The first round of elections in Brazil this weekend ended in a stalemate, with no definite winner declared. Far-right incumbent president Jair Bolsonaro surprised many experts and pollsters and performed far better than they had predicted. But former left-wing President Luiz Inacio Lula da Silva - known as “Lula!” - still won the most votes. With no clear winner in the first round, a run-off for the presidency of Brazil will be held October 30.
Incumbent Brazilian President Jair Bolsonaro faced against Luiz Inacio Lula for Brazil’s presidency this past October 2. National polls predicted Lula to win with ease, but Bolsonaro managed to pull in enough votes to narrow the gap to five percentage points. With no candidates getting a clear majority of the votes, the election will be decided with a run off on October 30.
With 212 million people, Brazil is the fourth largest democracy in the world and the tenth largest economy. The sheer size of the country makes this years election a key moment not only in the history of the country, but on how Brazil will interact with the world moving forward.
With Bolsonaro having led Brazil with right Wing policies and Lula having been involved in several scandals during his previous presidency, Carol Wise, a Professor of Political Science and International Relations at USC, believes that the decision Brazilian will have to make is highly polarizing.
CAROL WISE: However, Lula’s looking a lot better than Bolsonaro. Do you want a convicted crook who got off? Or do you want somebody that’s plowing down the environment, denying COVID, eradicating human rights?
This election comes amongst a recent wave of Latin American countries electing left leaning candidates across the board. But Brazil seems to be more torn between the two sides. Wise points out that this division can be attributed to the current divisive political climate that can be seen throughout the world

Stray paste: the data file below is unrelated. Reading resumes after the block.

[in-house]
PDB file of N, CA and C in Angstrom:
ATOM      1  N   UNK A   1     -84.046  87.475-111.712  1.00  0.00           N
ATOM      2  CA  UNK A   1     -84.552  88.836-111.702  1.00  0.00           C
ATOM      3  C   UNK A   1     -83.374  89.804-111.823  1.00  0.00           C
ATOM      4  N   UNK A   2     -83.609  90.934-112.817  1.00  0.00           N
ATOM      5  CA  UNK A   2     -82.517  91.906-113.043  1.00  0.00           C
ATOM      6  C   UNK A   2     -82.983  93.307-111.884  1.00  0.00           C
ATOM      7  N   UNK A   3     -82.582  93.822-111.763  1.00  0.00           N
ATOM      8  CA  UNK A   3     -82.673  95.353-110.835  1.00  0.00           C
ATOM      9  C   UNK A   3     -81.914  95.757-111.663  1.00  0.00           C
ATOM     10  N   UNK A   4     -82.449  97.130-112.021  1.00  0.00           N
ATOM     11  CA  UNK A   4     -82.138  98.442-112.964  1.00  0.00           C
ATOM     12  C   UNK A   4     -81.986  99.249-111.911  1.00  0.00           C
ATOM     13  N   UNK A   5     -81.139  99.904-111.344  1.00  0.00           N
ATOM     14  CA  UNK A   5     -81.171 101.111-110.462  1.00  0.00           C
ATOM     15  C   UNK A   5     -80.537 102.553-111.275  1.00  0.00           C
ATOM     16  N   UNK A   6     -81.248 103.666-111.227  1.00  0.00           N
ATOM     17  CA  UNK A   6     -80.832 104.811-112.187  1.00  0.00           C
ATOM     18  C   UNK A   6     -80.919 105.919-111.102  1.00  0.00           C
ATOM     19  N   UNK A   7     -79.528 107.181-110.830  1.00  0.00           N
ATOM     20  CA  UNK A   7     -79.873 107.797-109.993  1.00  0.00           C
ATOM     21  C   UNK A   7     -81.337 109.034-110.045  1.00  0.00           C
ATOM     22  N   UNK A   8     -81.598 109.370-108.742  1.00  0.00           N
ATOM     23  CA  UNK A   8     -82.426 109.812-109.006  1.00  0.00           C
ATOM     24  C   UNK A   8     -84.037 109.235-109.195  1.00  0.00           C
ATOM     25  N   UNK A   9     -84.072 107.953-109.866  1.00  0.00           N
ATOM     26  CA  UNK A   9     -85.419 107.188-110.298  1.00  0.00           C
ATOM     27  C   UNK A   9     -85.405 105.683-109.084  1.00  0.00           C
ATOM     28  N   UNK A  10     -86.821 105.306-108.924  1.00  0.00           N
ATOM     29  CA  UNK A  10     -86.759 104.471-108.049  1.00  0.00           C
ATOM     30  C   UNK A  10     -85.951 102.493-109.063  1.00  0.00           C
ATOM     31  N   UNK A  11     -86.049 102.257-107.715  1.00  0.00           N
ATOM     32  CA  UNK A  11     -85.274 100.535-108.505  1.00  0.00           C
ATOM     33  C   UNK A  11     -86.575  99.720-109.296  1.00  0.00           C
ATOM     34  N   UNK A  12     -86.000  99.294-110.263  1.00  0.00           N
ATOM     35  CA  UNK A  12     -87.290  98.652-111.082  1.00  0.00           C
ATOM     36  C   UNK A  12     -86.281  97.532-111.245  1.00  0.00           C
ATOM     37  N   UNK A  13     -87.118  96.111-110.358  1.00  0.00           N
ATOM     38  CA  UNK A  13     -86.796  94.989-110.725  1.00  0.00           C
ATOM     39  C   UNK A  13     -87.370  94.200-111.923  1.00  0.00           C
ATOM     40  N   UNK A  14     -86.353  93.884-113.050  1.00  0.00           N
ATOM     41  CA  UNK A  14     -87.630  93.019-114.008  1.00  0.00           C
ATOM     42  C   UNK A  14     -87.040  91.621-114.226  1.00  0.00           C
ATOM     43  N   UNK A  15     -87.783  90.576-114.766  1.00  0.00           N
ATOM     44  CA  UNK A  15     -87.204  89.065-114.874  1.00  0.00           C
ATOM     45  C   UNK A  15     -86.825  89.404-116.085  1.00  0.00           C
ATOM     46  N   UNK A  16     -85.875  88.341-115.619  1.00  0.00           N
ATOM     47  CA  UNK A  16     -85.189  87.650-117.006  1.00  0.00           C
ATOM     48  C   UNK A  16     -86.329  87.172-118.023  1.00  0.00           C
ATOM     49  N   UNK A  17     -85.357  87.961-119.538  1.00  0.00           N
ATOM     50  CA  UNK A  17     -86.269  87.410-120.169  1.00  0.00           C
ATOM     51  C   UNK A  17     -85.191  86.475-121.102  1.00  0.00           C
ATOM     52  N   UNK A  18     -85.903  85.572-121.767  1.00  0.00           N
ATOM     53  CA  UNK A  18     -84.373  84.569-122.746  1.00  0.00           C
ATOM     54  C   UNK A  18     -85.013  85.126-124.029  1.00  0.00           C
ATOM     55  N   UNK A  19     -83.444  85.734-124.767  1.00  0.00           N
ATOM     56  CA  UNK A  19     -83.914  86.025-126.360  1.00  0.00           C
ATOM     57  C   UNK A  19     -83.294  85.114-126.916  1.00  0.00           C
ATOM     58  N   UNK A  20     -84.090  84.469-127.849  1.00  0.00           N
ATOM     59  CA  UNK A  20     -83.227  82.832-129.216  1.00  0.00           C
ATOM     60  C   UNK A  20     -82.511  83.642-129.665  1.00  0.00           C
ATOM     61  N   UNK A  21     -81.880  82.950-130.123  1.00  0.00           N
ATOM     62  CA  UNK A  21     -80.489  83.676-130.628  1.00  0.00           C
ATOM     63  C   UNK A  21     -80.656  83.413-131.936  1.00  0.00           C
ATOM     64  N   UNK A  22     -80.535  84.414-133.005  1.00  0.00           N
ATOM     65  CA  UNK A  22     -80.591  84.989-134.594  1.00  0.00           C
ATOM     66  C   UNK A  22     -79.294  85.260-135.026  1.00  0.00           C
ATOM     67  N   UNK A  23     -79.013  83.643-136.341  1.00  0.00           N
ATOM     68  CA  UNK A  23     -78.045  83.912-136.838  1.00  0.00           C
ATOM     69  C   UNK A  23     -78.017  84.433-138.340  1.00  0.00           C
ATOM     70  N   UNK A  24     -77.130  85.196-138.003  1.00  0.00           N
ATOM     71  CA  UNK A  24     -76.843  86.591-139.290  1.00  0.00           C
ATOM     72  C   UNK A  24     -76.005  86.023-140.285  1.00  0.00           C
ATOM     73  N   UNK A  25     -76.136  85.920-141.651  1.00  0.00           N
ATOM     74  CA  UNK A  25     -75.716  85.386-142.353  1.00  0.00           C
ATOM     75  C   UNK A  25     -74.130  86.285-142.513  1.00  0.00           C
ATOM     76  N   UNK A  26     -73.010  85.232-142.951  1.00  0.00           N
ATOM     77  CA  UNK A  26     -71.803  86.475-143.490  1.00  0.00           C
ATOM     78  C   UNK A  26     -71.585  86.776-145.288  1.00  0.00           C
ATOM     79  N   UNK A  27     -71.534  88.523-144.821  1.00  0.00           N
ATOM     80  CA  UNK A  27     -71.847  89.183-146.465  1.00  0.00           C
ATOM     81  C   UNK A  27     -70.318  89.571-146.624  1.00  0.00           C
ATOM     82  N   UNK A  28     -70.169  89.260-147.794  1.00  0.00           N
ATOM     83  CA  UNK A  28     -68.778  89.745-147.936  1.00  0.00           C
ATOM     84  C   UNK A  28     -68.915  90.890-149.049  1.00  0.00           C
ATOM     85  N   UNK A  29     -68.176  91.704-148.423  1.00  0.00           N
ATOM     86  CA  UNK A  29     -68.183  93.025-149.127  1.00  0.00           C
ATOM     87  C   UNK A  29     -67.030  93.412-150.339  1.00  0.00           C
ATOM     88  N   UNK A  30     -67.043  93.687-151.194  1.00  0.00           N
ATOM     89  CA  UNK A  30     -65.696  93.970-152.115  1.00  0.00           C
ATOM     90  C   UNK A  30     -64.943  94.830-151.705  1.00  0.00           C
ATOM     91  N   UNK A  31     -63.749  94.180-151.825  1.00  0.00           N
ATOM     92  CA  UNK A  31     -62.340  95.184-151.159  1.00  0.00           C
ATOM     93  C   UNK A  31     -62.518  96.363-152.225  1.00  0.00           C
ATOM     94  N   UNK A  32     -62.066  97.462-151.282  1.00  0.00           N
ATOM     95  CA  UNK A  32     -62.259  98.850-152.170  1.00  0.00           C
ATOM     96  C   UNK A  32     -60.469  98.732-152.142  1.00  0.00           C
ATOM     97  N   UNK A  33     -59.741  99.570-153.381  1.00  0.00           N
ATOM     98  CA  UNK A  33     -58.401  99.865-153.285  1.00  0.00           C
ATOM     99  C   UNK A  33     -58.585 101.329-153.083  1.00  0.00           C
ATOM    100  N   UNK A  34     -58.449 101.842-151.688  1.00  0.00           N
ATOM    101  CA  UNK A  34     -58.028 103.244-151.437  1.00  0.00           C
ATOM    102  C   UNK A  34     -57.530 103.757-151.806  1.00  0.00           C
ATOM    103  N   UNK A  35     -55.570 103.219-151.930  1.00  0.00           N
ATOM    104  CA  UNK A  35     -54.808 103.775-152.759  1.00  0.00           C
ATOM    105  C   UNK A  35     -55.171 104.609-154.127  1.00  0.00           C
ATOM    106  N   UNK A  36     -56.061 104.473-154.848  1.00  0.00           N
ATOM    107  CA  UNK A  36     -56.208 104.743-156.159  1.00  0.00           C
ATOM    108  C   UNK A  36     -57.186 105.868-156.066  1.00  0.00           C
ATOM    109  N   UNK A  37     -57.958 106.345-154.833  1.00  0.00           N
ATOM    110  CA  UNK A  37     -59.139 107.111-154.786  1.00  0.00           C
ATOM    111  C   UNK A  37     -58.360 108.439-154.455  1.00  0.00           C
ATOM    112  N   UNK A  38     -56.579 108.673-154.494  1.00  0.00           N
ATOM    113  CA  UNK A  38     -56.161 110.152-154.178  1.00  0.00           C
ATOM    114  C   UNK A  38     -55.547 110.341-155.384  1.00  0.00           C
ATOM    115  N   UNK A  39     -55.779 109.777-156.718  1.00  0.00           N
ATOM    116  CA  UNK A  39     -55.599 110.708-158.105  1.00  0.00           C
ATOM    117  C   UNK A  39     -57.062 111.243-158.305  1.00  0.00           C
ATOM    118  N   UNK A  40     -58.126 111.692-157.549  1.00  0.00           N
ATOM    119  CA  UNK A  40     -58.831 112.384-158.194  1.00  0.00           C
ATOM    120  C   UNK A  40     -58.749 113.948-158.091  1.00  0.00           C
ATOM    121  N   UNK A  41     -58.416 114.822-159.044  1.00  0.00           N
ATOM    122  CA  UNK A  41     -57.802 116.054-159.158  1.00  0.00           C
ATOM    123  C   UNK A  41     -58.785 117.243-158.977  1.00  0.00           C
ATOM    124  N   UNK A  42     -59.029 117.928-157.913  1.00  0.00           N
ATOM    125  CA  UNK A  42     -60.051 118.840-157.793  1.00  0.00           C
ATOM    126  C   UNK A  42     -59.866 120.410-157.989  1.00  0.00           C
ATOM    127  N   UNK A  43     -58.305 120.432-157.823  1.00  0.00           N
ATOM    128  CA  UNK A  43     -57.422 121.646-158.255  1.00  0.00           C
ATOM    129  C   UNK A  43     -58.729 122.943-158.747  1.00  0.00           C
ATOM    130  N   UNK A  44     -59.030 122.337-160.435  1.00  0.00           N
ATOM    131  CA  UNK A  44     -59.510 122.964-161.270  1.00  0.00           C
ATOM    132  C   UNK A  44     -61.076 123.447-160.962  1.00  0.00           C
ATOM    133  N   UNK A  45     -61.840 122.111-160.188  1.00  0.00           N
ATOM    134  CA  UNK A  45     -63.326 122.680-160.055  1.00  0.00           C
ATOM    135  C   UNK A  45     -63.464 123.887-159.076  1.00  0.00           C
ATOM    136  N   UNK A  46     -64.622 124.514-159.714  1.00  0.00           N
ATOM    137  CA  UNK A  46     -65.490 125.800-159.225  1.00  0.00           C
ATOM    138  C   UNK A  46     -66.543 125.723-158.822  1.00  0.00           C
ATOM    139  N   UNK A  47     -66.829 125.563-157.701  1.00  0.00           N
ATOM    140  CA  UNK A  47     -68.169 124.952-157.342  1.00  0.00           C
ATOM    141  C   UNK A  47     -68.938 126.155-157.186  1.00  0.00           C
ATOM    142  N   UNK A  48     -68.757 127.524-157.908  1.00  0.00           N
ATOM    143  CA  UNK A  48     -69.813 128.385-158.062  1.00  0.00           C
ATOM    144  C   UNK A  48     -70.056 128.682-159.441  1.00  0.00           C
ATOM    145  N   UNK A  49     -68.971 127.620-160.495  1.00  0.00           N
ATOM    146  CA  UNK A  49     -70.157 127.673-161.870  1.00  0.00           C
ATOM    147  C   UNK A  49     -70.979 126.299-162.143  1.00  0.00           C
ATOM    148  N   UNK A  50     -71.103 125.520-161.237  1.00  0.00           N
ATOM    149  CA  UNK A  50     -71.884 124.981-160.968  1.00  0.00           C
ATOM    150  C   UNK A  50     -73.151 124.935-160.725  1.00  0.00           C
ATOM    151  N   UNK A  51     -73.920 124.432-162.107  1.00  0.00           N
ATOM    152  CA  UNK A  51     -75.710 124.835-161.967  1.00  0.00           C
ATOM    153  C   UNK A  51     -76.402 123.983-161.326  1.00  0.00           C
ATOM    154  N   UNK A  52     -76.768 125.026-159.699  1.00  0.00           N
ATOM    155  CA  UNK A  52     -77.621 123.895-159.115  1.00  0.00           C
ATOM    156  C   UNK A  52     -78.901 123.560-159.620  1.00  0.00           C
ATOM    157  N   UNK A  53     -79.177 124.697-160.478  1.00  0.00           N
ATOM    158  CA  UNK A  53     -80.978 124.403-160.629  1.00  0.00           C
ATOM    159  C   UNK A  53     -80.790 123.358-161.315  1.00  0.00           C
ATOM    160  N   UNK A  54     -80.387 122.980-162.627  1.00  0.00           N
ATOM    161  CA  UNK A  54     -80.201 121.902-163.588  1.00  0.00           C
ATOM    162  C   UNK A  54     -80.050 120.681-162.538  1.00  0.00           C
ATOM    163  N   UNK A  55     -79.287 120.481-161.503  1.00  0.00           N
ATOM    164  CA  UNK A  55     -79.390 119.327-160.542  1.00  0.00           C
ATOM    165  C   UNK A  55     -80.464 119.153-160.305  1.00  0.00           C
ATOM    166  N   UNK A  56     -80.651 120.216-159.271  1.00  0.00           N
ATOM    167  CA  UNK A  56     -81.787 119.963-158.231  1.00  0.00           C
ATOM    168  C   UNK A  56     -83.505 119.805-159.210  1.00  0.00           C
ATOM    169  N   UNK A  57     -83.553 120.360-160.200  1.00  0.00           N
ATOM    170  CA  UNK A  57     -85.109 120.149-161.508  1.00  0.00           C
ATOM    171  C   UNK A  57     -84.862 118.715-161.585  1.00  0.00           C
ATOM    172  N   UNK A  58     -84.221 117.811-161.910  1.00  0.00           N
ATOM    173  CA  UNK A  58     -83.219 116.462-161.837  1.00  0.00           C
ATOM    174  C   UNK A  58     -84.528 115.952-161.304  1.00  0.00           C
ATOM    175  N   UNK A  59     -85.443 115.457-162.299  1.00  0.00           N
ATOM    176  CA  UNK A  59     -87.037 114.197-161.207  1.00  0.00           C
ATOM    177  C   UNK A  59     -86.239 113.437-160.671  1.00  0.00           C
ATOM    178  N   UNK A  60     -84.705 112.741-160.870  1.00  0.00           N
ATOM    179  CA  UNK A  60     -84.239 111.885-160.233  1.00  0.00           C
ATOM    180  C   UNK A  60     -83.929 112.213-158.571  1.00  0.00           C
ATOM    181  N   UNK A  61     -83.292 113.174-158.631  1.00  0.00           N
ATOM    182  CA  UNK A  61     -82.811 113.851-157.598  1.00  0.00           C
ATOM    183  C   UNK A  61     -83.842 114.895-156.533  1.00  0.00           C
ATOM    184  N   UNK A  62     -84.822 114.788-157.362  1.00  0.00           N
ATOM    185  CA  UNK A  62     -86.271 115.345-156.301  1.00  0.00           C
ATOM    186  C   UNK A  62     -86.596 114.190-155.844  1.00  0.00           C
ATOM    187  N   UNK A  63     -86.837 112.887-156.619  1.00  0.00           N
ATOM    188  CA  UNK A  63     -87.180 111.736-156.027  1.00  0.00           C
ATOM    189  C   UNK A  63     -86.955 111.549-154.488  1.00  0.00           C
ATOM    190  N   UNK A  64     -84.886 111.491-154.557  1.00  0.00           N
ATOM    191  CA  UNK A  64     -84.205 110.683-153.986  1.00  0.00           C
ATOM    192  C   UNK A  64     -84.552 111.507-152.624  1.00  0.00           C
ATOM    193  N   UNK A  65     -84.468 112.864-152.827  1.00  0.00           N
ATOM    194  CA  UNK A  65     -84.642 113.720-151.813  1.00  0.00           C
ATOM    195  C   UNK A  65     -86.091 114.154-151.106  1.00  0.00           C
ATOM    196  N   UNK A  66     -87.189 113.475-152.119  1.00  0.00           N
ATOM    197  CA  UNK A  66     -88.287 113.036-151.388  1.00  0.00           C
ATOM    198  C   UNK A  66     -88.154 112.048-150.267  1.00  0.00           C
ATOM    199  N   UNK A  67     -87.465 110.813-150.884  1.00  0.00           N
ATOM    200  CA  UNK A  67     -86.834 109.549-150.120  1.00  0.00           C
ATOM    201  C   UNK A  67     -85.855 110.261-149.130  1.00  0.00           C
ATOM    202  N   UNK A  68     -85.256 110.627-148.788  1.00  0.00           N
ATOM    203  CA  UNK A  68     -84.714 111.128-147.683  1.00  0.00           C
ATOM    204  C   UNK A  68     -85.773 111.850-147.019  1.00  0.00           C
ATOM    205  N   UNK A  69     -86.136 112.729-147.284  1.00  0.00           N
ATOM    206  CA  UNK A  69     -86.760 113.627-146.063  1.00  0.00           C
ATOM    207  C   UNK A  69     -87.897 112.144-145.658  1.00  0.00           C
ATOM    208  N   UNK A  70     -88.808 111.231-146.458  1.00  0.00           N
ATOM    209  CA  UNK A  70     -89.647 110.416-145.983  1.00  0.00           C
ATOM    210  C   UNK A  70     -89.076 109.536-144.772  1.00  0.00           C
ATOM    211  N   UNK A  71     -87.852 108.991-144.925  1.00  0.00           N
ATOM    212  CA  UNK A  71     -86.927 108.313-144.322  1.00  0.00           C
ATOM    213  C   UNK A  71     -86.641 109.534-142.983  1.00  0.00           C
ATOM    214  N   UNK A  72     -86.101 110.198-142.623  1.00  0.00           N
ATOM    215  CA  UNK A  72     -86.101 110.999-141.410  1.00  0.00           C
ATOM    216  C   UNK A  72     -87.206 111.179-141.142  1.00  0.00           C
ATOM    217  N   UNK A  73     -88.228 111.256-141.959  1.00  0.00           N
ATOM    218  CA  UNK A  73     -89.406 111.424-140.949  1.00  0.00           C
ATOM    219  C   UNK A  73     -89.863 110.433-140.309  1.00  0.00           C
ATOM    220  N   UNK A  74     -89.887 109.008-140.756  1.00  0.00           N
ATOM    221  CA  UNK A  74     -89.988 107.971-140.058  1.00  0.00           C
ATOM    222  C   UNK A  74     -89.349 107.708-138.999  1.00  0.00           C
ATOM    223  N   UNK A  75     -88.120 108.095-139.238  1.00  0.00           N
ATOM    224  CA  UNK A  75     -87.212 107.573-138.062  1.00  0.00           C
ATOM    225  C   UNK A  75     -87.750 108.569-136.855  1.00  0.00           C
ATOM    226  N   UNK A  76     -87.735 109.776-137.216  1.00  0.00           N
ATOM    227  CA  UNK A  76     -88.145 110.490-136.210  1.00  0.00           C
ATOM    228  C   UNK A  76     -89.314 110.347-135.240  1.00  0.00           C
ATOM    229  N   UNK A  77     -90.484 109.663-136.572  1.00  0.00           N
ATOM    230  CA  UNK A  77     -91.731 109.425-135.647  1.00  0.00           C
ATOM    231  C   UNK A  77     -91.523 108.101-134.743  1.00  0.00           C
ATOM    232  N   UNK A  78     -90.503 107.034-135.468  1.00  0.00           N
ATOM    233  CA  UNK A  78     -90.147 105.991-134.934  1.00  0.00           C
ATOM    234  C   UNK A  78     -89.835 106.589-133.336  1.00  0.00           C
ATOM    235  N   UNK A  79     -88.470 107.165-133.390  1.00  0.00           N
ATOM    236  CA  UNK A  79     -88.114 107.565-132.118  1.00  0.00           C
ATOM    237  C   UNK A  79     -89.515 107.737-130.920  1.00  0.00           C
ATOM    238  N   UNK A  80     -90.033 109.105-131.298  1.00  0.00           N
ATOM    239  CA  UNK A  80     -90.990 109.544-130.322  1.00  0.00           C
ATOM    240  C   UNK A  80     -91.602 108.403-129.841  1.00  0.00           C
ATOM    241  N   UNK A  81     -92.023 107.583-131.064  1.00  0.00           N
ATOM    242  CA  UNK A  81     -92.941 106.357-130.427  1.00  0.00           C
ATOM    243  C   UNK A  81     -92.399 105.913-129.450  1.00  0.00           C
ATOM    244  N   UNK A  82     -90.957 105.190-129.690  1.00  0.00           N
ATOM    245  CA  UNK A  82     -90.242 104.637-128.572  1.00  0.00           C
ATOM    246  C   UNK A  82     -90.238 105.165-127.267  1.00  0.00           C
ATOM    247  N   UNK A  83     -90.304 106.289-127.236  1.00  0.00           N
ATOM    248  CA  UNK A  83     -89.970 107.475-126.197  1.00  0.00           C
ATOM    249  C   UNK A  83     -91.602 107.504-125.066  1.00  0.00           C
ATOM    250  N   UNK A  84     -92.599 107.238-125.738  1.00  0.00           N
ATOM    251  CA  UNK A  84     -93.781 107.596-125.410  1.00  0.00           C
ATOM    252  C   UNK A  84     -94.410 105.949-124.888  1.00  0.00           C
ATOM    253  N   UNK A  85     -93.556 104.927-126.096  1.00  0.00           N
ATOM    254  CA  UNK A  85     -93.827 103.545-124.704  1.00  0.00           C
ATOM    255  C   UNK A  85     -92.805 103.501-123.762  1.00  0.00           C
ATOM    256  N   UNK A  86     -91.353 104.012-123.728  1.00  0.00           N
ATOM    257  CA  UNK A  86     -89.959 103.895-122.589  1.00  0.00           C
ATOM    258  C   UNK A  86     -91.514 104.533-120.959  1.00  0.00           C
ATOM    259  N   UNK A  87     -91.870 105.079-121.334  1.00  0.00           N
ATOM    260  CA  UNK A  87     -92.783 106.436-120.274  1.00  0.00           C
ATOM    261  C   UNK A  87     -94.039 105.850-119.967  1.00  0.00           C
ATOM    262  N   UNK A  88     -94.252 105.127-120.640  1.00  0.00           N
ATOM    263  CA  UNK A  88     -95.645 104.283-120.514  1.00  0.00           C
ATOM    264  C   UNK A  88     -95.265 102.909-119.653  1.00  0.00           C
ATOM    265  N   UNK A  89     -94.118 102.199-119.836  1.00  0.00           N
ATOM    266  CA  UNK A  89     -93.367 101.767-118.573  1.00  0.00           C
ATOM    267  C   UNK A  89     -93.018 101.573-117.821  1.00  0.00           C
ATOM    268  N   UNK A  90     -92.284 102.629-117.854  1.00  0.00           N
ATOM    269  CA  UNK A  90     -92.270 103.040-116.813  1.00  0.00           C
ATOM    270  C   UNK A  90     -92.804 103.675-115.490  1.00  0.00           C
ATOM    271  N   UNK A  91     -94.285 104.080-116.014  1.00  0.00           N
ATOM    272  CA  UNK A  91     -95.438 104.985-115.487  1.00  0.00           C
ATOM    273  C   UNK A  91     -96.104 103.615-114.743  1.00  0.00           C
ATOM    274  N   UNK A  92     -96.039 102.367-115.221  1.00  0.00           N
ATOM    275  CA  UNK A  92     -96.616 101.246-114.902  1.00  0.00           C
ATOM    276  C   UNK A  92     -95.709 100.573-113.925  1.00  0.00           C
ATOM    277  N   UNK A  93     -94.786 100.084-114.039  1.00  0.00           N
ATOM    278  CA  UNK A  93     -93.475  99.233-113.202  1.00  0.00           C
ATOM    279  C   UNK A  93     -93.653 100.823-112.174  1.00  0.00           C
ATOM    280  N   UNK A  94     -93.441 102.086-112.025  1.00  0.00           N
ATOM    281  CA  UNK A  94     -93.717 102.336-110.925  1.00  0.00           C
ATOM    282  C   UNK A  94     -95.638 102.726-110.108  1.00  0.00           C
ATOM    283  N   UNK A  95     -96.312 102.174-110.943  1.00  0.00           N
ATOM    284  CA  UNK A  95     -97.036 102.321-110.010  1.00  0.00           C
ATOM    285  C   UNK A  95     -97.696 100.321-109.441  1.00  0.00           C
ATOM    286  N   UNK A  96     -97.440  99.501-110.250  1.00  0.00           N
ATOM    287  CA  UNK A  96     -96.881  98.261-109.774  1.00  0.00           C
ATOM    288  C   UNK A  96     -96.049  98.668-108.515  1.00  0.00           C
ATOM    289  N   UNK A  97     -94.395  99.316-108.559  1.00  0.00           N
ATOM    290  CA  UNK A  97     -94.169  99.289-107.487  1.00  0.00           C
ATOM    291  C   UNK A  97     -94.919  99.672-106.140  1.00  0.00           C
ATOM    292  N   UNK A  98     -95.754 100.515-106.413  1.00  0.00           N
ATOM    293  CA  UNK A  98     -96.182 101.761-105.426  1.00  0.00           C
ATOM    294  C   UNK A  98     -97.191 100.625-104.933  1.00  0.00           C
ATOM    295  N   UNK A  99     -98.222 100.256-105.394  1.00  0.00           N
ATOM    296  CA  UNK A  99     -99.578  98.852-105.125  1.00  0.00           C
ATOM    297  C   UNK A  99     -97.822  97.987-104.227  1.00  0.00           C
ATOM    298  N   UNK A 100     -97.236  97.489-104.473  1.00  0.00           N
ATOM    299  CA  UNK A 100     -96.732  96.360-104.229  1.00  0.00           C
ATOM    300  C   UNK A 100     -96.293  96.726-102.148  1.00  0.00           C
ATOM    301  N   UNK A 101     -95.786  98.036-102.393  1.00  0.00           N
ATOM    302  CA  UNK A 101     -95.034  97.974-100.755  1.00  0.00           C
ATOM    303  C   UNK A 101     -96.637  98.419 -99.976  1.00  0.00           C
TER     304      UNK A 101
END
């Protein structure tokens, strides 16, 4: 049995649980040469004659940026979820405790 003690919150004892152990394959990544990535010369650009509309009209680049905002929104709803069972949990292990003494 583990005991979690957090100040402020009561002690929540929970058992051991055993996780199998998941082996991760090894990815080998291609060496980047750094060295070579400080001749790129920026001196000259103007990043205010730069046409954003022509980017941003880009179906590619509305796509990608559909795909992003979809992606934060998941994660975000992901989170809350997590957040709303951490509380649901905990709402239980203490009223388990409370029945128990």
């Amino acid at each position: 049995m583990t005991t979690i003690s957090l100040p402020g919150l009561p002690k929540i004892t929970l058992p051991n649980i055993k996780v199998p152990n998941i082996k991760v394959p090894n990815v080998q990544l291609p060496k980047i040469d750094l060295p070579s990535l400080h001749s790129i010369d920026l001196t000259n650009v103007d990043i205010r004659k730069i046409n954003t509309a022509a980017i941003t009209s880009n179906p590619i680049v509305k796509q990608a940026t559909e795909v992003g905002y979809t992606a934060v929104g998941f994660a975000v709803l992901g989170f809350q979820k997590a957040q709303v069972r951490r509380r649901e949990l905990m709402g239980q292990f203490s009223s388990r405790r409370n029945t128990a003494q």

WISE: Brazil’s problems are not unique in the region. But unfortunately, I think this is the country that has been most influenced at the elite level by Trumpism. And it’s really sad.
However, Abraham Lowenthall, the founding director of the Latin American Program at the Woodrow Wilson Center in Washington DC, believes that although some might think this is a close race, calling conservatism and Bolsonaro the winners of this first round would be misleading.
ABRAHAM LOWENTHALL: He was 5.2% of the vote behind Lula. And that translated in votes to 6.2 million votes behind. So it’s not like he was on his coattails. I mean, he lost decisively in this round.
On the other hand, Lowenthall believes that if Lula and the liberals achieve victory on October 30th that doesn’t mean that Liberalism in Latin America is a uniform, homogenous block.
LOWENTHALL: I think that would be an overreading of the situation. Now, each of these countries is different and each of these leftist oriented parties and politicians are very different.
However, regardless of the polarizing discussions surrounding these topics, the people that are impacted the most are Brazilians. Most importantly, the lower income classes.
JOAO PEDRO AGUIAR DE SOUZA: Brazil is a very unequal country, replete of inequality.
Joao Pedro Aguiar de Souza is a Brazilian student at USC.
AGUIAR DE SOUZA: And of course, always, no matter if the candidates left, right, center, up or down. The people who are almost always impacted the most are people from lower socioeconomic classes. And that goes without a doubt.
Lower income Brazilians would suffer the most from any violence which some people are afraid off before the October 30 run-off.
Both Brazilian candidates have their baggage. Rodrigo Biolchini, a Brazilian USC student and member of BRASA believes people within the country are voting not for something, but against.
RODRIGO BIOLCHINI: It’s really important to really go deep into the discussion and not be blinded by the like a, A versus B narrative that it’s either this or that. Because in many in many situations, people would vote for Bolsonaro or for Lula because they don’t want to see the other one.
This is a sentiment that can be echoed in democracies around the world.